Harkers Island fishermen catching a full, mixed bag

Ocean and marshes both full of fish, according to veteran guide

Jerry Dilsaver

October 26, 2012 at 6:31 am  | Mobile Reader | Pring this storyPrint 

Capt. Noah Lynk took this nice speckled trout in the North River, one of a handful of places near Harkers Island that is producing all kinds of fish in recent weeks.
Courtesy Noah's Ark Fishing Charters
Capt. Noah Lynk took this nice speckled trout in the North River, one of a handful of places near Harkers Island that is producing all kinds of fish in recent weeks.
Fall fishing is going strong in the waters around Harkers Island. From the marshes in the North River to the ocean off Cape Lookout, a variety of fish are being caught and invited home for dinner by smiling anglers.

Capt. Noah Lynk of Noah’s Ark Fishing Charters said that while Spanish mackerel are beginning to taper off year, the ocean around Cape Lookout is holding bluefish, king mackerel, false albacore, speckled trout and flounder, and the marshes were full of puppy drum, trout and flounder, too. There’s enough going on to make any fisherman happy.

“My clients have been having some excellent mixed days for several weeks,” said Lynk (252-342-6911). “Many days, we fish the ocean early for blues and Spanish, and then move to the marshes and catch flounder, pups and a few trout.”

 

Lynk said trout have been the most unpredictable, but they’re generally biting best early and late. Some have already showed up at the Cape Lookout rock jetty, and some are around the bridges across the North River and Wards Creek. However, one of the most popular and productive spots wasn’t producing well this year.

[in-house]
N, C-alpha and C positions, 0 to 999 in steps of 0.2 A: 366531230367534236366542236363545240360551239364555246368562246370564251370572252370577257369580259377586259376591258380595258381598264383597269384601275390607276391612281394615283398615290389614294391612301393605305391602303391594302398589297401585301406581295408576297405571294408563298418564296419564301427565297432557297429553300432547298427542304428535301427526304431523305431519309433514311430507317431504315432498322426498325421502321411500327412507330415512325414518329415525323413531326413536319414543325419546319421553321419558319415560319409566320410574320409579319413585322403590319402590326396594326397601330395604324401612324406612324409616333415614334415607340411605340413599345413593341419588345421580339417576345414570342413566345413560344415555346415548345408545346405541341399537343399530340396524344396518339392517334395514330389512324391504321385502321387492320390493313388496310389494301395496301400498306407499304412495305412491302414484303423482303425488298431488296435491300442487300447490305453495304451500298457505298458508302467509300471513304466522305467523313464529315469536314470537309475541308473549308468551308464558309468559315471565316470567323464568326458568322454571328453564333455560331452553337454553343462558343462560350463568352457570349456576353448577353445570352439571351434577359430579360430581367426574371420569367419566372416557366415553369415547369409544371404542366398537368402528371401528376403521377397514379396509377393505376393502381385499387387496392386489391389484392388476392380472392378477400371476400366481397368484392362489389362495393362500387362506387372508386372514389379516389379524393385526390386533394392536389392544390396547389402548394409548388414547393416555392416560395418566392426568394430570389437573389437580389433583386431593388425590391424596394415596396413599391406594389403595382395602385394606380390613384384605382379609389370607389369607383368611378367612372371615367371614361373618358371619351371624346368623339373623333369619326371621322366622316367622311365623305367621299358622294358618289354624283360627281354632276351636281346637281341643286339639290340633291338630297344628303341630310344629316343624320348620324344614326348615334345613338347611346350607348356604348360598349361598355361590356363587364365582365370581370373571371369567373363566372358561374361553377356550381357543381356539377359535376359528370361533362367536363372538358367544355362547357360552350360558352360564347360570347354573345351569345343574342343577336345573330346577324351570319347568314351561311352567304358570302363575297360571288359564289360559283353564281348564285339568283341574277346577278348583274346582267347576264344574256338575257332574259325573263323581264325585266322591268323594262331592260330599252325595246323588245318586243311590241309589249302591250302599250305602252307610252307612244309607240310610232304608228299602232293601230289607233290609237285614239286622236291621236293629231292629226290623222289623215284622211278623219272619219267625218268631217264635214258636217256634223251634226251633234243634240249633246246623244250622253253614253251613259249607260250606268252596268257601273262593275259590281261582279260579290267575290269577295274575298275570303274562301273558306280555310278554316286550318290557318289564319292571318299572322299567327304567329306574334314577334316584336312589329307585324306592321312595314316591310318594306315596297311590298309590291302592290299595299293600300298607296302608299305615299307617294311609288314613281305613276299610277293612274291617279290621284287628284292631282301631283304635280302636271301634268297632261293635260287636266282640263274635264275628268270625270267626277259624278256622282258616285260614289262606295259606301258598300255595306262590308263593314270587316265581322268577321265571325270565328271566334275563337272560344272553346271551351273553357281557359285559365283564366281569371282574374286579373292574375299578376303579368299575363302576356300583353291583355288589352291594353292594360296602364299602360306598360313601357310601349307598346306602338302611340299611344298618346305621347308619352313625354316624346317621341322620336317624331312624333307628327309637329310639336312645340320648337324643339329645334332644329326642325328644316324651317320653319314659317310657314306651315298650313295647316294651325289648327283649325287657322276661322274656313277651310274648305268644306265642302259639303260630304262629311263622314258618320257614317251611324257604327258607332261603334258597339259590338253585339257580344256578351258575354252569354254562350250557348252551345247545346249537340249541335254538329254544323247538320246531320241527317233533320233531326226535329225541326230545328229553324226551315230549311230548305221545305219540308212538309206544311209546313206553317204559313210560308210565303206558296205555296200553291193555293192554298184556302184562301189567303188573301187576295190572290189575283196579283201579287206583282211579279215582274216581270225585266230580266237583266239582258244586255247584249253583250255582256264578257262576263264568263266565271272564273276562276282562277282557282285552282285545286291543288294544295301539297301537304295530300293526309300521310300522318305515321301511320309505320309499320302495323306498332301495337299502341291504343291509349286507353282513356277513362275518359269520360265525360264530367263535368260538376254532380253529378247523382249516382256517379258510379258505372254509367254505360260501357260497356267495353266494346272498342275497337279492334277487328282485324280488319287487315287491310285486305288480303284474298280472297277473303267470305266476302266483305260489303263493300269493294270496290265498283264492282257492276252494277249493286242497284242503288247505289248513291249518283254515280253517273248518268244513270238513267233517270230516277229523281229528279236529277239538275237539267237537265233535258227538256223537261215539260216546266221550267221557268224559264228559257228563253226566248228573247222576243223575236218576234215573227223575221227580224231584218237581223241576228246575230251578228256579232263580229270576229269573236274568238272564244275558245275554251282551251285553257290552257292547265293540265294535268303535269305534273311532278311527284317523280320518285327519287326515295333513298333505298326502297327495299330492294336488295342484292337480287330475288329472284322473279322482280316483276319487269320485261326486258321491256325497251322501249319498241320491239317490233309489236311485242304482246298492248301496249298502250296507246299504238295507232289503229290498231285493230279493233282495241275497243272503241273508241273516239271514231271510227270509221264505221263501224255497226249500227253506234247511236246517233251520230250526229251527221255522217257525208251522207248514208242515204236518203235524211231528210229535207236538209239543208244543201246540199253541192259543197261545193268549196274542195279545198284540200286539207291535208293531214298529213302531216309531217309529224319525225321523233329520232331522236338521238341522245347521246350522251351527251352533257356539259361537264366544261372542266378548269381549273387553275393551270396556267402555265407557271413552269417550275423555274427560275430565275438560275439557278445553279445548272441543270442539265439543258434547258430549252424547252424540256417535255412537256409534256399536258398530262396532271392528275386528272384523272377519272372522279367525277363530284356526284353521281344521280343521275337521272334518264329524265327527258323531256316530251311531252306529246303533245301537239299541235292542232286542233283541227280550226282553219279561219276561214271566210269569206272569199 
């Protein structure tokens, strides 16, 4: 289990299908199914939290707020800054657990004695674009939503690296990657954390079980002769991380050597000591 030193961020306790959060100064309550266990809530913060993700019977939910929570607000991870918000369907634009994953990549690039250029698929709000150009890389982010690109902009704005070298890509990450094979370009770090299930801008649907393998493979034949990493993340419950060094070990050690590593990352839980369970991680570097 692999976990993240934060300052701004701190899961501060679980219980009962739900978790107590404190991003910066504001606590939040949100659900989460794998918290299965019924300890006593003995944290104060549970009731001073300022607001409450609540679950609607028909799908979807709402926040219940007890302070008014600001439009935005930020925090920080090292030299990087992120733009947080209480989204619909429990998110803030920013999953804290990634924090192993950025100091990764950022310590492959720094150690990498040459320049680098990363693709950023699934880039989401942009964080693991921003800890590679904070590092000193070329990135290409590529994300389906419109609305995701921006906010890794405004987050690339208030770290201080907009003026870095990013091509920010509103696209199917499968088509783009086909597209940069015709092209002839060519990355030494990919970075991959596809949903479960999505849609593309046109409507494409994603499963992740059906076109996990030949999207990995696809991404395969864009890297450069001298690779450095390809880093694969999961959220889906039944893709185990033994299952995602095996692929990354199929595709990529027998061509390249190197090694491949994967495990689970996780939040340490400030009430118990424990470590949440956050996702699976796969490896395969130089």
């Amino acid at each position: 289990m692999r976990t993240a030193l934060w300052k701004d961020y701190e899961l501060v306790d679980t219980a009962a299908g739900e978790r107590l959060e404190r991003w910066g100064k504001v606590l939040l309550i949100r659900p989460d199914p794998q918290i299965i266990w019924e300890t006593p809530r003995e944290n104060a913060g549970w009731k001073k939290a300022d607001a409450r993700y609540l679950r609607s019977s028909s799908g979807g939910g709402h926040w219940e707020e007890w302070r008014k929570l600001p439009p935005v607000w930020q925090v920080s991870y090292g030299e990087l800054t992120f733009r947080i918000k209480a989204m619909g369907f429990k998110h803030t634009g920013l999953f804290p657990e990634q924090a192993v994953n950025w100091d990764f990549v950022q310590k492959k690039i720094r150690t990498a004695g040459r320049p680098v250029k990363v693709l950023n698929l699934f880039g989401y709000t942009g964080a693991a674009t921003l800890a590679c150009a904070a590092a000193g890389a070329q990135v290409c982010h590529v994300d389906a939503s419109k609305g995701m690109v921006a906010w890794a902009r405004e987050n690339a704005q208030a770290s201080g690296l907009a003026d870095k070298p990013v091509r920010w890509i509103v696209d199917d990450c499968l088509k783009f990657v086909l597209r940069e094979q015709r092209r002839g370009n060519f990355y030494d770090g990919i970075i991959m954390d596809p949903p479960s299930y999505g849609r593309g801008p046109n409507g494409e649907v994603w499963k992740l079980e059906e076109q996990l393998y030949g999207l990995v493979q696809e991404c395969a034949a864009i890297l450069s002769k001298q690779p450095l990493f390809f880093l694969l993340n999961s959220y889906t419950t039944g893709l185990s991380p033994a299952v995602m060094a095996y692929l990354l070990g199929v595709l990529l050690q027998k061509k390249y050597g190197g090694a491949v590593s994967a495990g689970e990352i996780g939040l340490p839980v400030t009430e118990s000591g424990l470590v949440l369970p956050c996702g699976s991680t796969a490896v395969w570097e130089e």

“Trout fishing has been off around the Harkers Island Bridge and causeway this fall,” Lynk said. “They are working on the small bridge by the fishing pier, and it is very noisy. They have one lane of the road closed, and there is always something crossing the temporary bridge and making a racket. From force of habit, I stop there occasionally, but it just hasn’t produced this fall.”

 

Lynk is catching the bulk of his fish on soft-plastic Salty Bay Lures and Jig Fish Lures from Sea Striker. He particularly likes the shrimp shapes and paddletail shad shapes. 

 

Lynk said flounder and red drum have been feeding together in shallow water; e trout have usually been a few feet farther off the bank in deeper water. He said the last of the mullet minnows are leaving the creeks, heading south, and predator fish are lining up to eat them. He’s been using the lightest jighead that will carry the bait to the bottom, casting upcurrent and letting the current sweep the lure back. 

 

“There are also a good number of flounder just off the beach at Shackleford Banks,” Lynk said. “They are just beyond the breakers where the mullet are running down the beach. Northerly winds make the beach calmer and the water clearer and are usually the best for fishing. The flounder have been there several weeks and should be there until the water cools drastically. A high number are keepers too.”

 

Lynk said he likes to catch flounder with soft plastics, because he doesn’t have to wait to set the hook as he does with a live bait. When retrieving a lure, he said, you can feel the thump of a flounder picking it up, but he doesn’t grab it and run. When this happens, give the fish a second or so while you get any slack out of the line and then set the hook firmly.

  






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